Thursday, September 06, 2012

Sitting on the Fence

In may ways consider myself lucky being born at a time of almost austerity and still alive today as feel as though I am sitting on the fence between two worlds, and discovering that although the there are advantages and disadvantages with both ways of life and certainly the grass isn't always greener 'on the other side'.

This made me have another think about 'then and now', and am understanding how difficult it must be for the younger generation to have any idea of 'how we lived then', and how difficult it is for them to cope now - during this recession - whilst we older folk find it much easier.

Seems the blame for domestic financial problems today lie not so much with the ordinary folk who have suddenly found themselves in great debt, but those who urged them into this unfortunate state. In the 'old days' (days I can still remember) goods made to be sold were of excellent quality, and made to last (for years, a lifetime, even centuries), for 'shoddy goods' were considered worthless. Now it seems no-one expects anything to last.

After the war there was a real need to increase production to get the country back on its feet, and the best way to make profits (and continue to do so) was to make goods that didn't last very long, ten years if lucky. Then everyone would be forced to replace them - once, twice, thrice.... This was called 'built-in obsolescence'.
Fpr instance it was perfectly possible to produce stockings that wouldn't ladder, but what was the point in that? Make them ladder easily then be sure of continuous sales etc.

Prices weren't too high so many people could afford to keep replacing. Those that couldn't were offered goods on hire purchase, we paid a deposit and then the rest (out of earnings) each month until paid off. Miss payments and the goods were confiscated. This worked well for me (one of those with little money) as I would buy clothes and household goods from mail order catalogues, allowing my self £20 of goods, then pay back a £1 a week. After 10 weeks would order another £10 of goods and still continue the £1 a week payment. VERY useful when having to clothe four young children and also buy nappies, toys, bedlinen, towels, AND kitchen pots, pan, utensils etc.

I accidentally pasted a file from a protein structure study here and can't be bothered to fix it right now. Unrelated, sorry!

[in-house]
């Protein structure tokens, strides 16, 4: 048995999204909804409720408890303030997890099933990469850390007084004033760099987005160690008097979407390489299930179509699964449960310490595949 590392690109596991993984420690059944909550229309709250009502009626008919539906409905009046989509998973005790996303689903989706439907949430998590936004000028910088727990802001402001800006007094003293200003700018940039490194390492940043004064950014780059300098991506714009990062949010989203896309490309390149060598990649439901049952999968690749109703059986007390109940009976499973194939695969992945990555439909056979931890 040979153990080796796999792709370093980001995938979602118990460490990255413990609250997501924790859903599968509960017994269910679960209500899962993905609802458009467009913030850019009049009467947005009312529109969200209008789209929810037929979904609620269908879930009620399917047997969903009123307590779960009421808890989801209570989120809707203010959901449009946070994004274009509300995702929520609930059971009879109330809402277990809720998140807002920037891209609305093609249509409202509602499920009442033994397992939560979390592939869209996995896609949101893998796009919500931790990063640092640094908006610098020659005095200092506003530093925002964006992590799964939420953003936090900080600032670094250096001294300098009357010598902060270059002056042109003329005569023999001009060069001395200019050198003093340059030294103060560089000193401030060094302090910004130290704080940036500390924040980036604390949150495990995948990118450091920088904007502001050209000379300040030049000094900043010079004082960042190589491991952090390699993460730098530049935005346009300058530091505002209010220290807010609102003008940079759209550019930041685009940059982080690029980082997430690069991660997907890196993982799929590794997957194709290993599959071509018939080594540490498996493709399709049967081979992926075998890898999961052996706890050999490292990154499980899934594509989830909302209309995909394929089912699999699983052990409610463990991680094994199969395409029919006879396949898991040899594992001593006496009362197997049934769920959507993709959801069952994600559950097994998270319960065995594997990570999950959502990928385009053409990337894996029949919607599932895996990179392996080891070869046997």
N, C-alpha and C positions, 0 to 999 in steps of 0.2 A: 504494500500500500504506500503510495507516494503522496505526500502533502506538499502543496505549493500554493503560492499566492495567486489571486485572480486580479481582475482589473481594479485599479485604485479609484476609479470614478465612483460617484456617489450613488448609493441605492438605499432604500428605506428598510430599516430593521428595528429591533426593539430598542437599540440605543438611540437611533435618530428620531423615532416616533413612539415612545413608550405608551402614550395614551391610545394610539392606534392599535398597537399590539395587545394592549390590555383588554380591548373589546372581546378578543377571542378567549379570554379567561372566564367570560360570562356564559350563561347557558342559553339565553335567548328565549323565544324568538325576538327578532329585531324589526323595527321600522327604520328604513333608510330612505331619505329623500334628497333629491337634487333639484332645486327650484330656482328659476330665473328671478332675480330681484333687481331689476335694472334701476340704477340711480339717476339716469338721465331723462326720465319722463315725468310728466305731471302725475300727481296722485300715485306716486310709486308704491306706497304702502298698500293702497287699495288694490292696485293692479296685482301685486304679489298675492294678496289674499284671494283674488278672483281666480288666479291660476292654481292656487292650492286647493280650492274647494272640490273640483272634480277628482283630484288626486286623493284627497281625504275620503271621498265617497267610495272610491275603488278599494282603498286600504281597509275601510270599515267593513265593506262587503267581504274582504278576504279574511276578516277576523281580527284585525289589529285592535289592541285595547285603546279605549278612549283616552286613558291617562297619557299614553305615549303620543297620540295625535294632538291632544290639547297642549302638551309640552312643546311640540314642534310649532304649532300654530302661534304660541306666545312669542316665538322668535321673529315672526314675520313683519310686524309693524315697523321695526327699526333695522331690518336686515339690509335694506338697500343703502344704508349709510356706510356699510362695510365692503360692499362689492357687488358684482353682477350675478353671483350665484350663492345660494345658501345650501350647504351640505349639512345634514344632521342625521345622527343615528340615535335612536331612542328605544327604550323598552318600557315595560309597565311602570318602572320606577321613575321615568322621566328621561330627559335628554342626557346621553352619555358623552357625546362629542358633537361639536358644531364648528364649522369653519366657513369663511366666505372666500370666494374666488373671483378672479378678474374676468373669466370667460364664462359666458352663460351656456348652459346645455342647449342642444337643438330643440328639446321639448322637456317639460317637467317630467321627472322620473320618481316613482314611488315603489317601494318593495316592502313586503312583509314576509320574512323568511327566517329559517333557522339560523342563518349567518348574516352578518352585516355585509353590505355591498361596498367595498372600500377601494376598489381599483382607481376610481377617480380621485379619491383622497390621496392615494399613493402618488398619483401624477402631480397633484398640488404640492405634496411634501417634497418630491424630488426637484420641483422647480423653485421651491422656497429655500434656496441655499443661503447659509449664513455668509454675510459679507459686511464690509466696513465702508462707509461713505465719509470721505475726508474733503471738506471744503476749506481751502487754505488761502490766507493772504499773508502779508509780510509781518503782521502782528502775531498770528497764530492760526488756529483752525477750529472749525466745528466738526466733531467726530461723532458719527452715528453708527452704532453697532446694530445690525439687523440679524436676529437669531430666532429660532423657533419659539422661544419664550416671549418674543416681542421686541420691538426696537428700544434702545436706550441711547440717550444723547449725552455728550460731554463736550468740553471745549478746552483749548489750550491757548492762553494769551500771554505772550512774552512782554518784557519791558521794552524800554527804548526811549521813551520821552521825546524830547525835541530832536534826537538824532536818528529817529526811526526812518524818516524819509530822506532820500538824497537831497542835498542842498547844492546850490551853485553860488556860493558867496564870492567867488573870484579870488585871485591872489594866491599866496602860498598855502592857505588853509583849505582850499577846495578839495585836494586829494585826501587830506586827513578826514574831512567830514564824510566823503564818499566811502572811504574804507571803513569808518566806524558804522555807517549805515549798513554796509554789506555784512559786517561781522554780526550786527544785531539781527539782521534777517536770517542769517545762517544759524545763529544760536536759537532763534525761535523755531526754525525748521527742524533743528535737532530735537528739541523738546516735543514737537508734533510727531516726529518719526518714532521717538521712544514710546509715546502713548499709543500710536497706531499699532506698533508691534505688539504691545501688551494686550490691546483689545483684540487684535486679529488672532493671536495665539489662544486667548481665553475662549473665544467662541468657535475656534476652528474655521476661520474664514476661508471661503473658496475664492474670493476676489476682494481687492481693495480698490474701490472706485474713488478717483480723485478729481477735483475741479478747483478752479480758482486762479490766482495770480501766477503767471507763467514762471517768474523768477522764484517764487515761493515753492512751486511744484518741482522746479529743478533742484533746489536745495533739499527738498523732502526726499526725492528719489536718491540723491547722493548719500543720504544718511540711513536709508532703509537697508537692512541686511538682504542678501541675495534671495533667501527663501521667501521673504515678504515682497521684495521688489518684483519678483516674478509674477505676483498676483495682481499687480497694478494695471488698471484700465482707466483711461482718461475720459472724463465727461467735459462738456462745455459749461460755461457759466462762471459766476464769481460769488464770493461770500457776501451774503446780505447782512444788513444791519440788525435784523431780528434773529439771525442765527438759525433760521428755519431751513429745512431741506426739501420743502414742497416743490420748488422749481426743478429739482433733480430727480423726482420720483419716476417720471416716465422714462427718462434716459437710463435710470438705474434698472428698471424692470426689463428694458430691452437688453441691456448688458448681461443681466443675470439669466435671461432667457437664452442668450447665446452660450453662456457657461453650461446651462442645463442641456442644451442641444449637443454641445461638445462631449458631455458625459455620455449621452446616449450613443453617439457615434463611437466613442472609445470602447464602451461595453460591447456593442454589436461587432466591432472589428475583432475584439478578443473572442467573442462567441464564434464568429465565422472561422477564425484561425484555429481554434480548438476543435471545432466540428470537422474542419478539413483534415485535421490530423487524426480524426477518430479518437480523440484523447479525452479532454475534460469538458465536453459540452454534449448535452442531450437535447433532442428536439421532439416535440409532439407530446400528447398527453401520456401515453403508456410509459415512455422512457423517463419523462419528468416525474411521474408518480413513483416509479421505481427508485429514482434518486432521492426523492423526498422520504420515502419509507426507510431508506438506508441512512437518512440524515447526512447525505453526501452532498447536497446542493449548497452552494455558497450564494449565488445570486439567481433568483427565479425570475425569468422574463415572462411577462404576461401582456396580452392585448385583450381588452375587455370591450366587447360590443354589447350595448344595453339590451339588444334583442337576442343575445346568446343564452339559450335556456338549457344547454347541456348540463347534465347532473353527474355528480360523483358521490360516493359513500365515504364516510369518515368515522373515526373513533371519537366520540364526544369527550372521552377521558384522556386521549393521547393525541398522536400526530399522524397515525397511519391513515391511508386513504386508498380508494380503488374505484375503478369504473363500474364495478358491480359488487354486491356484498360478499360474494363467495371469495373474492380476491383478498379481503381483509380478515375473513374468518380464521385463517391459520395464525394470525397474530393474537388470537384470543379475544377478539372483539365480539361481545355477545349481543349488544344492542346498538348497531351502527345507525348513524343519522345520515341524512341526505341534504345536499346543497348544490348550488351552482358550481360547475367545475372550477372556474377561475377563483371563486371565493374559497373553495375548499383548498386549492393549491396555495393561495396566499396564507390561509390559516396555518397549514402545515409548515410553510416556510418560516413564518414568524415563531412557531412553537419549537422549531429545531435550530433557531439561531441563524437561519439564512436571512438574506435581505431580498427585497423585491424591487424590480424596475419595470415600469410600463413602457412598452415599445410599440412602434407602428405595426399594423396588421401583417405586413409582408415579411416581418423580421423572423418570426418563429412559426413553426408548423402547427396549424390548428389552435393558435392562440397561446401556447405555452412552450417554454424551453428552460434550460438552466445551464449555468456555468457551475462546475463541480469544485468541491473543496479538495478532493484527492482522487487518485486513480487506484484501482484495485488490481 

Even then most families managed to control their spending as everything had to be budgeted within the family earnings. Known as 'living within your means'. If more money was needed then either a second job was taken, or both parent went out to work - our you made sacrifices and did without. Then the worst thing EVER happened. The credit card was 'invented'.
Almost everyone then was able to get extra money drawn from 'the hole in the wall', usually spending it as fast as possible then drawing out more, often paying back just the interest.
when people were cautious and didn't need that much, also paying any borrowed sooner rather than later, they were offered even MORE money to 'play with'. Myself started with a card that I think allowed me to draw initially up to £1,000, but I never spent much of this, so it was increased to £3,000, then £5,000 and think at one time it even went up to £10,000!!!). A few years ago many cards reduced their allowance and now my limit is £3,000 although I never use the card except for my on-line grocery order and very occasionally ordering from Lakeland.

Who can blame anyone for spending money they 'think' they can have so easily? As long as the interest can be paid people seem to forget the balance is still owing and over many years they can be paying back one, two, three (or more) times more than the money they originally borrowed, but still haven't paid any of it back.
Of course it is easy enough to say that we all have a choice, and it's a person's own fault if they take advantage of what seems like easy money, but today there is so much pressure from the banks, manufacturers, stores, advertising to part us from our money that it has become almost a national occupation to spend, spend, spend.

Thankfully I'm a bit like an unbalanced boat, always listing to one side - this being the thrifty one, although have to admit I too used to spend to my limit (probably because the limit was rather low), but eventually I learned what my mother had tried to teach me "don't spend your spare money, always save it".
Yesterday, after cooking some sausages in the oven (I prefer to oven-cook sausages as they get evenly brown all over instead of dark with white strips down the sides), the melted fat from the 'bangers' was automatically poured into a little pot to set, this then kept by the hob and used when frying. Used some to fry B's eggs last night when he chose to have 'sausage, egg, beans and chips' for his supper.